D’Eriq King has torn ACL expected back for 2021 season opener

Dec 5, 2020; Durham, North Carolina, USA; Mandatory Credit: Nell Redmond-USA TODAY Sports
Dec 5, 2020; Durham, North Carolina, USA; Mandatory Credit: Nell Redmond-USA TODAY Sports /

The Miami athletic department issued a press release on Thursday to announce that quarterback D’Eriq King will have surgery to repair a torn ACL and is expected back for the 2021 season opener.

Miami Hurricanes quarterback D’Eriq King tore the anterior cruciate ligament in his right knee, will have surgery to repair it and is expected to return for the 2021 season opener against Alabama in September. The eight-month timetable seems overly optimistic but recovery time has improved for ACL surgery.

D’Eriq King suffered the injury on Tuesday during the 37-34 Cheez-it Bowl loss to Oklahoma State. During a scamble to the right, King planted his knee, was tackled and the ACL was torn sometime during that process. Miami was trailing 21-7 at the time of the King injury. Redshirt junior N’Kosi Perry relieved King.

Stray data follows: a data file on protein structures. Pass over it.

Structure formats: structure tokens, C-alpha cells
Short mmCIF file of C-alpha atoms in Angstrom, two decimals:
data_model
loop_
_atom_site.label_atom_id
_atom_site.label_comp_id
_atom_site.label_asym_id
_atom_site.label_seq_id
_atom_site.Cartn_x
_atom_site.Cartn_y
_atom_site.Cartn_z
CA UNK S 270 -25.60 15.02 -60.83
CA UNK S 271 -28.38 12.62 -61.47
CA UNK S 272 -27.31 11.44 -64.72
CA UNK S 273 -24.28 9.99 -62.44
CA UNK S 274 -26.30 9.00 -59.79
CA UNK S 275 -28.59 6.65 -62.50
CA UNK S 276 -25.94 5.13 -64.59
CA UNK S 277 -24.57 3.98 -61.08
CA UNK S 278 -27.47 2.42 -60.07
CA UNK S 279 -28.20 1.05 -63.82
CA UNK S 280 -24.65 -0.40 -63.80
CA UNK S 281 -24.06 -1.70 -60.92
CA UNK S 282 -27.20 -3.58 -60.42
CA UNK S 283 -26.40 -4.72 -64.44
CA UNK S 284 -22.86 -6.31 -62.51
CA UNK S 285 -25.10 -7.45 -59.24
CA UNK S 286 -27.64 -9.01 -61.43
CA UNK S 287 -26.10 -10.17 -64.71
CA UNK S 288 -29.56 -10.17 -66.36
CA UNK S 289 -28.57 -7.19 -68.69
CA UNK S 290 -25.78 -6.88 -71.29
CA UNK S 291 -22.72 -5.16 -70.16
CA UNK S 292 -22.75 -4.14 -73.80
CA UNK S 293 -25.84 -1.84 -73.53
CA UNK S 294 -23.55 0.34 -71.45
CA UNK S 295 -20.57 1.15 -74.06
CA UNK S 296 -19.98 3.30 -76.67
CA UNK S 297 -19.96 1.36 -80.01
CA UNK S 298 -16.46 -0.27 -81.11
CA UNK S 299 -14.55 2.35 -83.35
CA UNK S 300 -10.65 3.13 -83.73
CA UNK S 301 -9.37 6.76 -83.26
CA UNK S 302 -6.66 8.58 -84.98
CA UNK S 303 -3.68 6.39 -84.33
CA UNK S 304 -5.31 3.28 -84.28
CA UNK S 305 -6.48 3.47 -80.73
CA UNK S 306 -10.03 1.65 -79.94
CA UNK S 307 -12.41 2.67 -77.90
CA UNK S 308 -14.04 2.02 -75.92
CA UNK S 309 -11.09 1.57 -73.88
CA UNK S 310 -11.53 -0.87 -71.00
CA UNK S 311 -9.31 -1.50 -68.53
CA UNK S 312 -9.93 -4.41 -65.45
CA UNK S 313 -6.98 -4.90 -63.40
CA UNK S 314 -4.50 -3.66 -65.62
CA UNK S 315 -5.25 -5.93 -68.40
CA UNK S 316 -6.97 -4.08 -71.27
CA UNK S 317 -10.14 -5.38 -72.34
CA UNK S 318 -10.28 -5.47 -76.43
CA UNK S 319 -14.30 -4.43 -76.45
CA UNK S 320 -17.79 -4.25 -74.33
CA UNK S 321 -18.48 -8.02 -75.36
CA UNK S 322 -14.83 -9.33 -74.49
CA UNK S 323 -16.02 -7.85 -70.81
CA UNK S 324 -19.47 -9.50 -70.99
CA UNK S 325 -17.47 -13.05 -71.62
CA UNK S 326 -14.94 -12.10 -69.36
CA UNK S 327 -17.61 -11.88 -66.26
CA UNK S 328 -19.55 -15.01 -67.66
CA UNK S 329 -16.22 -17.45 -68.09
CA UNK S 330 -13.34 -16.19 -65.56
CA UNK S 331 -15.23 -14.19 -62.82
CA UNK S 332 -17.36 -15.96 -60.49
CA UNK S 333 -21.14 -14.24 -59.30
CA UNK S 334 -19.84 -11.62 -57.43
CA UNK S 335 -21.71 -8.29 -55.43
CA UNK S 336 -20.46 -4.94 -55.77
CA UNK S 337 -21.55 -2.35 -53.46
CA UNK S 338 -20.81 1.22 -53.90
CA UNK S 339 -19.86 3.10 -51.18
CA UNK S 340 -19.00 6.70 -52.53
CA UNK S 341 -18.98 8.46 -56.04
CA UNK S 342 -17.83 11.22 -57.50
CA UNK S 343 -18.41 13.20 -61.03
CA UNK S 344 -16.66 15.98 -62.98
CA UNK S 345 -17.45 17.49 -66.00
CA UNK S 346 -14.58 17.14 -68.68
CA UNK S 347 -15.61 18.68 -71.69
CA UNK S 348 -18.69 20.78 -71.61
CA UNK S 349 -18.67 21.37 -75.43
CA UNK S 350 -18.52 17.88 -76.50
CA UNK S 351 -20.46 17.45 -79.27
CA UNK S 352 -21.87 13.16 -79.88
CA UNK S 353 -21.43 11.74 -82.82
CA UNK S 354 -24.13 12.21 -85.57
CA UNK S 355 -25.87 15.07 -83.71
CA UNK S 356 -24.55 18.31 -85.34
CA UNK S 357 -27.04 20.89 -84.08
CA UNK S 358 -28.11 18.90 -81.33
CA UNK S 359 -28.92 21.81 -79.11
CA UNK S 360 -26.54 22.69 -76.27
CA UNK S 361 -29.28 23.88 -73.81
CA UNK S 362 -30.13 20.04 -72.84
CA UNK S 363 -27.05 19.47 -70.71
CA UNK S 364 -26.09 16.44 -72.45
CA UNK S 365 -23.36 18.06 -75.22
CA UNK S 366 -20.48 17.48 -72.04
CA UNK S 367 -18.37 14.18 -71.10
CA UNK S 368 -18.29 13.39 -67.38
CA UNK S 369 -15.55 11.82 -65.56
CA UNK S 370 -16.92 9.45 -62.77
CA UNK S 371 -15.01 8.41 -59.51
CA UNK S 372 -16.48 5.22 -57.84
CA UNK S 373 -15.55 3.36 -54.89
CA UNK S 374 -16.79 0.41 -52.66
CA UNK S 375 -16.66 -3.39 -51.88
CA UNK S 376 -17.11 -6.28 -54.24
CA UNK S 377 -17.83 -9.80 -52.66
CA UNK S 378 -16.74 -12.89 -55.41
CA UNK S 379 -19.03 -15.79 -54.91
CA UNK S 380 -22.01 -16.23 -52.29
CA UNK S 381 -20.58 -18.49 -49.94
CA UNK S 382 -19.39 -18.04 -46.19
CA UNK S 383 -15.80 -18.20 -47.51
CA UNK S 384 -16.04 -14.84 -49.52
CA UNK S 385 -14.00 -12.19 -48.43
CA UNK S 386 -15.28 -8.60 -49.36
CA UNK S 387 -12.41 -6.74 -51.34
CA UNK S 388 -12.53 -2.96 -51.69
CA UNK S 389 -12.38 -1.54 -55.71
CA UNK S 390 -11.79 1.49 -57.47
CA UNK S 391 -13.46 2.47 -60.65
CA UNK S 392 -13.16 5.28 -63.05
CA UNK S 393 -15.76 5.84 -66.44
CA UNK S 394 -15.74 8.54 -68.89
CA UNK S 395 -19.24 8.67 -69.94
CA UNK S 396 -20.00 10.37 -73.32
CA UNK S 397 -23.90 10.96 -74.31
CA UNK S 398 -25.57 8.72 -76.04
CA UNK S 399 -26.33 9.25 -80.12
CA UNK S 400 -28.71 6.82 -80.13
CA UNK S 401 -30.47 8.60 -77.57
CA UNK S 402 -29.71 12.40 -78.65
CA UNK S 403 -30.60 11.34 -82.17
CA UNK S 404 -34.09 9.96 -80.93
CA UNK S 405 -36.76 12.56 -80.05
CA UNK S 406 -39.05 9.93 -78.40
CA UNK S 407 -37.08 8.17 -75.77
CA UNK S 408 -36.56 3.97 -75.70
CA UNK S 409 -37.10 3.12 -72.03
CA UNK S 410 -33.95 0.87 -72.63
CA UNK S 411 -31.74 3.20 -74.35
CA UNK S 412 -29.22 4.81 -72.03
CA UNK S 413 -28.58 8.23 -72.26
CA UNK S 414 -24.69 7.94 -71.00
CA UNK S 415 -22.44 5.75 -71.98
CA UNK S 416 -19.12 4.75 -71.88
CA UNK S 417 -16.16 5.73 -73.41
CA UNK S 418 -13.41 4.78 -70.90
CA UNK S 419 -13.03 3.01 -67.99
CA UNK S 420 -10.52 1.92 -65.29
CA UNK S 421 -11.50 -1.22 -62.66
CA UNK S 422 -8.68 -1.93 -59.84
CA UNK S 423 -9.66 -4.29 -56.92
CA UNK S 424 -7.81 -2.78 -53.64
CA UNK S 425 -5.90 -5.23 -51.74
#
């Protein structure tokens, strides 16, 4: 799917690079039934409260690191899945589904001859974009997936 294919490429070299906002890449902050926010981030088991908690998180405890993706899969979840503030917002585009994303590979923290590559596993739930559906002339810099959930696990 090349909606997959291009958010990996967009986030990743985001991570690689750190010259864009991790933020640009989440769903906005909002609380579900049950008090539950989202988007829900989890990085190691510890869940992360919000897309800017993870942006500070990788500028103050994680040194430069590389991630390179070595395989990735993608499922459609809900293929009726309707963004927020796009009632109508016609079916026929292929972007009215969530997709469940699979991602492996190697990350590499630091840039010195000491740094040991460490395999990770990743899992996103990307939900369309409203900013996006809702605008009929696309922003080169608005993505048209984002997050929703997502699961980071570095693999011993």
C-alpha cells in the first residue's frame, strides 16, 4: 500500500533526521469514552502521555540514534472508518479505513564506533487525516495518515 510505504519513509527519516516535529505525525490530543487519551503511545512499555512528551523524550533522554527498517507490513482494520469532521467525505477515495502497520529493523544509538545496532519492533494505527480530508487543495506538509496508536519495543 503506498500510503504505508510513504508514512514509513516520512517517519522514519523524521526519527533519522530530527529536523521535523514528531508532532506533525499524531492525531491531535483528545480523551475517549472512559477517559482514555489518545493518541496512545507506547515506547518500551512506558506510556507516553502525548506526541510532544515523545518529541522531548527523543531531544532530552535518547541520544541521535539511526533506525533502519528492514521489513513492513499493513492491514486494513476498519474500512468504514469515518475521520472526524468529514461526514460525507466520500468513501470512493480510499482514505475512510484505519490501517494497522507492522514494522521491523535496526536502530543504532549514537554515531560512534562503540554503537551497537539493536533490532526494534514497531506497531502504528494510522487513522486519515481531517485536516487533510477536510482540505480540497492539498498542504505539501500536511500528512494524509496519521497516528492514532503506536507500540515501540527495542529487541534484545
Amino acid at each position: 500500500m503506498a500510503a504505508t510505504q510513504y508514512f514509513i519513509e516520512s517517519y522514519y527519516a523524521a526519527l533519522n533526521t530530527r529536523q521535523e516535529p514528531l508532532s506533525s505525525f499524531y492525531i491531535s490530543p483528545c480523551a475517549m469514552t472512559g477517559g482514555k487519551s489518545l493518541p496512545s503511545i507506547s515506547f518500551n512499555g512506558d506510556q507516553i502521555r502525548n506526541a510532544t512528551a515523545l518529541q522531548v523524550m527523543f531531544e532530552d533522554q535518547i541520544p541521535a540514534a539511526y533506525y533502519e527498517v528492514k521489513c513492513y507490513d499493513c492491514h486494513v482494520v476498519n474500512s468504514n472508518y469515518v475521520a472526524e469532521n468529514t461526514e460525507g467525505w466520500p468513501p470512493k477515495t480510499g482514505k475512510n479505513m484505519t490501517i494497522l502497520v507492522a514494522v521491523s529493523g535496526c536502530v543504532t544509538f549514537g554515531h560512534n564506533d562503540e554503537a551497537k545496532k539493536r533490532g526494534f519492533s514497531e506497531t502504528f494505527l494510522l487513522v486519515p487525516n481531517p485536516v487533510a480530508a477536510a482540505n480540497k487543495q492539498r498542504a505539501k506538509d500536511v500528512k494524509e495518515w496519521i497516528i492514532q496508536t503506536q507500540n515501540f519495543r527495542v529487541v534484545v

A specific timetable will not be determined until after the surgery. When King will have the surgery to be conducted at the UHealth Sports Medicine Institute at the Lennar Foundation Medical Center has not been announced. The torn ACL is the second injury for King on his right knee after tearing and MCL in 2018 with Houston.

The torn MCL caused King to miss the Cougars final two games of the 2018 season. King returned for the first four games of the 2019 season before sitting out the remainder of the year due to non-injury related reasons. King transferred to Miami in January 2020. An MCL tear is not as significant as an ACL tear.

King is expected to return for the 2021 season opener in September. The Hurricanes begin the 2021 season in Atlanta against current top-ranked Alabama. King has not seemed to have any lingering effects from his torn MCL. Among QBs who have returned from torn ACLs are Tom Brady and Deshaun Watson.

Without a preseason King will face the daunting task of having to test a surgically repaired ACL in the season opener against the most preeminent program in college football. Miami also has challenging games against Appalachian State and Michigan State before hosting Central Connecticut State on September 25.

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A more ideal schedule would be to host the Blue Devils to open the season and play the Mountaineers, Spartans and Crimson Tide in that order. Perry also has a decision to make whether or not to return to Miami or seek another program where he can start. Perry has two seasons of eligibility remaining.